The Customer is Always Wrong – Along with the Rest of Us

Before you write me off as an arrogant consultant, hear me out...

John F. Elder

Date Published:
January 10, 2022

Before you fire me as an arrogant consultant hear me out. I love customers! They’re vital to my survival. I need to listen closely to them, learn from their expertise, and partner with them to succeed. And I love living in a culture where maxim “the customer is always right” is widely followed, and usually leads to great vendor service and responsiveness.

But Data Science results are not a commodity like a lunch or widget order; they can only be obtained through a creative and iterative discovery process. Virtually all our projects end as a strong success, despite (or due to?) most experiments and hypotheses failing along the way.

So, I could title this “We Are Almost Always Wrong”. Why am I highlighting the other party? Because over-fealty to the customer’s guidance can prevent us from discoveries even more valuable to them. The customer may know their pain well, but not the diagnosis or treatment. We must “trust but verify” as we discover how best to help them.

I’ll Illustrate with a Couple of Stories...

My First Story

I had a great early customer in the Southwest who’d built his mail-order company from scratch. He’s a colorful former fighter pilot who’d earned a technology PhD late in life to help him with his business – an ideal early-adopter client for the Age Before data science was well-known. He hired us to improve their lift from a wide variety of mailing lists and we made good progress. But we noticed an inconsistency in the prompts (catalog mailings) different prospects received; cross-checks we developed didn’t add up as we inferred they should.

I proposed we spend time (and money) to figure this out, only to be met by, “Stick to what I’m paying you for, d*** it!”

So, what should we do?  Obey the client or our judgment?
(The best answer is both, though we risk not being able to charge for the latter.)

Our Discovery

Following the “loose thread” led to our discovering that their merge/purge service (where disparate mailing lists are turned into a single file) was wrongly removing all international addresses. Fixing that flaw, and using our improved prospect scoring, doubled their sales per catalogue. Our willingness to push back (and its success) strengthened our connection with the client.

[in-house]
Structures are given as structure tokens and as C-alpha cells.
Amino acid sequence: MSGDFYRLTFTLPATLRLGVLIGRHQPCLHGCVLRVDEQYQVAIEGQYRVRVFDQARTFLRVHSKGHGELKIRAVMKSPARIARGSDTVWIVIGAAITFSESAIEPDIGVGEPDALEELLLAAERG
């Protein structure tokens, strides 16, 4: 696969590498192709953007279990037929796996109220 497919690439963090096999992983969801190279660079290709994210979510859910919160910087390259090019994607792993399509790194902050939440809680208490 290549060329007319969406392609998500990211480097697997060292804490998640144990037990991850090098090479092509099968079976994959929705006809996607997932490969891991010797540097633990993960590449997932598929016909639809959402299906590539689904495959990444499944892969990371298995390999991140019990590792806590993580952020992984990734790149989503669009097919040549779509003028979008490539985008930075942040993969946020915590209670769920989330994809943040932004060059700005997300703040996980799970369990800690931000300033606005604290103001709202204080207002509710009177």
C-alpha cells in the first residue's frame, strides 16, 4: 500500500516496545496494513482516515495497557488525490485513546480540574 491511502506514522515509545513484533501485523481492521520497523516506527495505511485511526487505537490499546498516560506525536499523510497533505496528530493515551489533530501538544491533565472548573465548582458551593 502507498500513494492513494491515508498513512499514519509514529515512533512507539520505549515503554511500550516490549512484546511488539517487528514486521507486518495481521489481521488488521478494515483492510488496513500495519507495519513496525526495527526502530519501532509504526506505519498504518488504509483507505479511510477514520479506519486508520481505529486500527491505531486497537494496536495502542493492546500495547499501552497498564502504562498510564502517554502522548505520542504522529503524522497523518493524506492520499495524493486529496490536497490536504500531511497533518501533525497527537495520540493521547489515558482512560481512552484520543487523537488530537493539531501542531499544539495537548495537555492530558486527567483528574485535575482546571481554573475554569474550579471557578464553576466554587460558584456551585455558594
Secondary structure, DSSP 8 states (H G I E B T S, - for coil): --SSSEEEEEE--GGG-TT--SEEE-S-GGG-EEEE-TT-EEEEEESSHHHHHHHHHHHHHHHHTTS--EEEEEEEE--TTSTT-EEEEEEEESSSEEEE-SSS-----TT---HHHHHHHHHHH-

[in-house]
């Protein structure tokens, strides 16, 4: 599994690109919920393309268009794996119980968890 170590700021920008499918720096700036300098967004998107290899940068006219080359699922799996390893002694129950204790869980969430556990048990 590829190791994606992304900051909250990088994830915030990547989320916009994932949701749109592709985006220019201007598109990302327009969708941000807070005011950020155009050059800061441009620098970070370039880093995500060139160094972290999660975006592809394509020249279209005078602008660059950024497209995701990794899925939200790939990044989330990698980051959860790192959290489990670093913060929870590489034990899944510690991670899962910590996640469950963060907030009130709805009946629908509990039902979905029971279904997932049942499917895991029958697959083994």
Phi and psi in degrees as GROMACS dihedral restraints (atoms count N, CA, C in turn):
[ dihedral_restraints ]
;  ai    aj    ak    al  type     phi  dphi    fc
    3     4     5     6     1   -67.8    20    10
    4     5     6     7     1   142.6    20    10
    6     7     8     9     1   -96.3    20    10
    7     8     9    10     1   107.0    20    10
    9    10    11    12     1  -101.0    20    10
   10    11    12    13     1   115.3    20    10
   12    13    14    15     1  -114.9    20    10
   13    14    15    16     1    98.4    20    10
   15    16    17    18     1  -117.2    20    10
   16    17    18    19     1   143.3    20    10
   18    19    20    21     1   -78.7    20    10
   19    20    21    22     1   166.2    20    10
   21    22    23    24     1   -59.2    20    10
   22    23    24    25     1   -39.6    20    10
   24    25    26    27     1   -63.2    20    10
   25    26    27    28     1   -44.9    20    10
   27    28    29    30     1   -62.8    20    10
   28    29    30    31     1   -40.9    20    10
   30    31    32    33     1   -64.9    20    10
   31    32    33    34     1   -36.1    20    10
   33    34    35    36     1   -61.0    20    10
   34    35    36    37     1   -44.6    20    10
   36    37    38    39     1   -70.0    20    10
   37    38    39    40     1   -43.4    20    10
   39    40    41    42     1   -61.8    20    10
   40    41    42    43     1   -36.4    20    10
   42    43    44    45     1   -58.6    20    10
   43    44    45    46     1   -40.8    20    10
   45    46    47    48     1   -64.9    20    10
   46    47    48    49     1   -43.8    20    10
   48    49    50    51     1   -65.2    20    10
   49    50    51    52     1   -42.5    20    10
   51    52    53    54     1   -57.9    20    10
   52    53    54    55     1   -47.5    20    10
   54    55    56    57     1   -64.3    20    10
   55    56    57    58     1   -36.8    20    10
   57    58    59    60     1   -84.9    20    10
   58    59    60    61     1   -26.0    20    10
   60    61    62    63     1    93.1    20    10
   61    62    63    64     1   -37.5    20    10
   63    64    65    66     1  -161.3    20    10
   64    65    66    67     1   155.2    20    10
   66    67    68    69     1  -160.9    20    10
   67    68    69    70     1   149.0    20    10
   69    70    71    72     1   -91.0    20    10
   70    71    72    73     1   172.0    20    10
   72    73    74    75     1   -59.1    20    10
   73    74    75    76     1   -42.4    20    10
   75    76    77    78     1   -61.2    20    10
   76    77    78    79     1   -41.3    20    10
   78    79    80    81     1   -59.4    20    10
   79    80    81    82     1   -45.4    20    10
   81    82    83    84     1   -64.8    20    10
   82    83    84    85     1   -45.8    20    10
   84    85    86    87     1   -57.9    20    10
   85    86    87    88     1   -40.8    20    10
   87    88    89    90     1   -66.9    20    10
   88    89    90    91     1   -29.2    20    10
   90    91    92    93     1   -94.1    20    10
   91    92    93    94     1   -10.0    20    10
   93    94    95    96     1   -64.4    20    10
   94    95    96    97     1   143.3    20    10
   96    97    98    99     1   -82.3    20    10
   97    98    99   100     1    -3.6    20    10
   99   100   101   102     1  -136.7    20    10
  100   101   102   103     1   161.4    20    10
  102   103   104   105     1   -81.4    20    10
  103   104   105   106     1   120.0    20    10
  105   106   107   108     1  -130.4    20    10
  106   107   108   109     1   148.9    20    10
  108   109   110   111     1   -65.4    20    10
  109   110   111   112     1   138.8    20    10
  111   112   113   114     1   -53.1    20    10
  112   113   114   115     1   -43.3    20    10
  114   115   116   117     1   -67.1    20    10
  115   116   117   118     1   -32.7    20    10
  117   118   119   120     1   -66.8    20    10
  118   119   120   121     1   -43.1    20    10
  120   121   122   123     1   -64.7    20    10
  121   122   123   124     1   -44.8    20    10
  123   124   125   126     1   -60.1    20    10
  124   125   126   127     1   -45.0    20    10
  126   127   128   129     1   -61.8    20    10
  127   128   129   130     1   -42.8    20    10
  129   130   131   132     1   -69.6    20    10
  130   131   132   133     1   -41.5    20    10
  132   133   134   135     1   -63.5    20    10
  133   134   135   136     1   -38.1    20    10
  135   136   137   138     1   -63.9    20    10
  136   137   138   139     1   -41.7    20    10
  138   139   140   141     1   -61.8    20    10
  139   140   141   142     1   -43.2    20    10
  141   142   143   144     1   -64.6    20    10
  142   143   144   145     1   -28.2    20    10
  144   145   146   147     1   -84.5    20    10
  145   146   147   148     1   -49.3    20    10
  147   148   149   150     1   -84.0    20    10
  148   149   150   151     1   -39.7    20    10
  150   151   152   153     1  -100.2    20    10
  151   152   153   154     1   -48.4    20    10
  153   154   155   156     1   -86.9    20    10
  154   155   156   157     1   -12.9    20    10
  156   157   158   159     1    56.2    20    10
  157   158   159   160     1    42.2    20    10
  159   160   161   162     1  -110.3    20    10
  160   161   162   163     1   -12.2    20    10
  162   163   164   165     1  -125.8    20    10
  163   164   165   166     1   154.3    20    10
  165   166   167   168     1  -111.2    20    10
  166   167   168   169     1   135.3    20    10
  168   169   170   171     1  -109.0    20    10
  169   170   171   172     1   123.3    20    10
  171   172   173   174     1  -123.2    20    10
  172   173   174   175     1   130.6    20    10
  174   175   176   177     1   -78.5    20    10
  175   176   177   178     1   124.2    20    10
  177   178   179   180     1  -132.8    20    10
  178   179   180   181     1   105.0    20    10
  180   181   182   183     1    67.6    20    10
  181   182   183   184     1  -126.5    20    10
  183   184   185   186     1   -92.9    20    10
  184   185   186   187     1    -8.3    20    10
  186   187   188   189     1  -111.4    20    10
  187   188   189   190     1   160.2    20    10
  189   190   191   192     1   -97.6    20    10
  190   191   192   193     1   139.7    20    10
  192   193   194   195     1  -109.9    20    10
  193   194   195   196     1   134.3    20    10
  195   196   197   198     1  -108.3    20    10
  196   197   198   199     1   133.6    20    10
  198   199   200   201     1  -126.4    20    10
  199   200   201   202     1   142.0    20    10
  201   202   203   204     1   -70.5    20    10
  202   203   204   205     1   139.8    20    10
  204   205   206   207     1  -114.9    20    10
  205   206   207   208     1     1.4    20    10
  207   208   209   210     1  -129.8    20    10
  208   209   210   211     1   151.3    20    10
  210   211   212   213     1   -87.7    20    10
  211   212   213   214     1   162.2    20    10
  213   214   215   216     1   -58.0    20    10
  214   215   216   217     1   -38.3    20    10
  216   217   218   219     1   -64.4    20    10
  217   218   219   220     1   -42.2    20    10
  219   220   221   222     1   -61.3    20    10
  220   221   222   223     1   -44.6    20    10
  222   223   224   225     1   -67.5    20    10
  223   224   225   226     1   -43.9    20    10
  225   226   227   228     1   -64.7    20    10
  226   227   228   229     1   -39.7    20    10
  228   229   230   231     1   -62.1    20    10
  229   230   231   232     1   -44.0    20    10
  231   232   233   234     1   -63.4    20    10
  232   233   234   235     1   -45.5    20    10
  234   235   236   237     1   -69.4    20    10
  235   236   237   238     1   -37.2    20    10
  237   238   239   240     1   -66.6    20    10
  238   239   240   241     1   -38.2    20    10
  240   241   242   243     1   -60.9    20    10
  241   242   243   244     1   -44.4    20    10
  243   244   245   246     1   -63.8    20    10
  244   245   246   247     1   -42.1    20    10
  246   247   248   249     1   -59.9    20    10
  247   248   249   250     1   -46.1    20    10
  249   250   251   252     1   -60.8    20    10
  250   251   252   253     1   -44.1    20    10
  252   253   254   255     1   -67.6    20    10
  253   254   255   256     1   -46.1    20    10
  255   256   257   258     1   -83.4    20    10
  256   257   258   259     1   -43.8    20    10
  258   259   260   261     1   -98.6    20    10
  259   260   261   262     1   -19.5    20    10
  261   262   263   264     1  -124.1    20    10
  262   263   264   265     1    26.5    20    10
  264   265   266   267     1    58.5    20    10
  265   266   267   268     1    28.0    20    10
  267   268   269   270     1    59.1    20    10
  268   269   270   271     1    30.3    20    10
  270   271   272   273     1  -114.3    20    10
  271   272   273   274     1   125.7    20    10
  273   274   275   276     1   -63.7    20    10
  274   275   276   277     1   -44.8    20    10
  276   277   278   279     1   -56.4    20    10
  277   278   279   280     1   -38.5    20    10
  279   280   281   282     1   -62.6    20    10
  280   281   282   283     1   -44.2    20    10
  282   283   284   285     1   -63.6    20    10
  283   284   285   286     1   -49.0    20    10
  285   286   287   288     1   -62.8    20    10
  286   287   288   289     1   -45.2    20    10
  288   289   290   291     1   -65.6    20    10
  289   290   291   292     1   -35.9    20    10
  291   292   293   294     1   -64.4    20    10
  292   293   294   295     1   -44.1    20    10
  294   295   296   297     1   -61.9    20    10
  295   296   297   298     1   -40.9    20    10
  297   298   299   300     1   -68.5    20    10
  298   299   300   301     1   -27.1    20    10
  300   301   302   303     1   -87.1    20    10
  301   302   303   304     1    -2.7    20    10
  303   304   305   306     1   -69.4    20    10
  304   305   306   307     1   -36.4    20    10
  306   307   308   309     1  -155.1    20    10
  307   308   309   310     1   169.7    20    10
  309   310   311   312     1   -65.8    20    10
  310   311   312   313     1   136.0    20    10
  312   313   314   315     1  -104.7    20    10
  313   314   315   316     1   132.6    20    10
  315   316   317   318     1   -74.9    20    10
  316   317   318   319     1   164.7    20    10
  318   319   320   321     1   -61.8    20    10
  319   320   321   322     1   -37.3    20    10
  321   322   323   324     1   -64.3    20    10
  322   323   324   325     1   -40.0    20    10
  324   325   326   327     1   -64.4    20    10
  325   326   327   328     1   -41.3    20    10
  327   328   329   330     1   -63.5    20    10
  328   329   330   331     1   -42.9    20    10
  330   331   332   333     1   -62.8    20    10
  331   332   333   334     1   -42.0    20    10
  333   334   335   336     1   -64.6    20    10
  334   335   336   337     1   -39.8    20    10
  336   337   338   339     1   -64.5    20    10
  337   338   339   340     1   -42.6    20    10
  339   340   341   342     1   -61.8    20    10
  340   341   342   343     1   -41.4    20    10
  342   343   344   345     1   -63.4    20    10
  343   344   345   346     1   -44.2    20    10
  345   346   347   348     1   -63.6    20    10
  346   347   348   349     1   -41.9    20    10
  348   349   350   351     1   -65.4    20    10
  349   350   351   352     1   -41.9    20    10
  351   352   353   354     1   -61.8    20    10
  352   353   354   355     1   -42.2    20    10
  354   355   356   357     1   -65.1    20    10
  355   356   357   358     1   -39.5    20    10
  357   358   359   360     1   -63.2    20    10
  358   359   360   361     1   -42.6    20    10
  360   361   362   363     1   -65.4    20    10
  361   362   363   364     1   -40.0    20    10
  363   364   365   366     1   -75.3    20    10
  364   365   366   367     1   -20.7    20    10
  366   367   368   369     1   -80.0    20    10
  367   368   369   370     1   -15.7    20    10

My Second Story

We were once tasked by a vendor of a very complex software product to study user sessions to find such things as:

What keystroke sequences lead to crashes?

Do we have distinct clusters (types) of users?

What tutorials are needed to teach users how to employ the tool more efficiently?

Their software allowed each user to opt-in to record all their keystrokes for research purposes. A minority volunteered, and that complex, variable-length data had been stored for years without anyone looking at it. After creating a way to ingest and visualize it in many ways, we found something that was far more important than anything we’d been tasked with – so important in fact, that it immediately halted the project.

Our Discovery

We discovered that a sizable minority of the users had not paid for the software! (And that was just of those who’d volunteered to be tracked.) The client immediately worked to shore up this deadly breach to their business, then re-authorized the project with new appreciation for our work.

A Change in Mindset

Isaac Asimov was one of my favorite authors when I read Sci-Fi voraciously as a youngster. Perhaps the seed for my fascination with data science was planted by his award-winning Foundation series where a genius with a world-sized computer could predict the future with uncanny accuracy. But that novel really gets going only after a powerful anomaly sends galactic events spinning in a scary new direction.

Relatedly, in his professional scientific writing Asimov opined (which still gives me chills):

“The most exciting phrase in Science isn’t ‘Eureka!’;
it’s ‘That’s odd…’” 

We must be on the lookout for important data artifacts completely unexpected by everyone — client included. Note that, to feel surprised, one needs to have expectations – to understand what “normal” looks like.

I Can Tell a lot of Stories! 

There are so many examples of how unanticipated discoveries of great value can only be found by immersing oneself in revealing data, with guidance from a client steeped in its meaning. But don’t limit yourself just to client instructions. They hired you precisely because they don’t know exactly what to do. Find out what matters to the business and be meticulous, creative, and relentless in searching for value.

Finally, unexpected discoveries best highlight how Data Science is best performed by motivated, caring, experienced humans, and can’t be replicated by any algorithm, no matter how fancy. You can’t program what you don’t know. But you can turn loose expert explorers and expect fantastic results.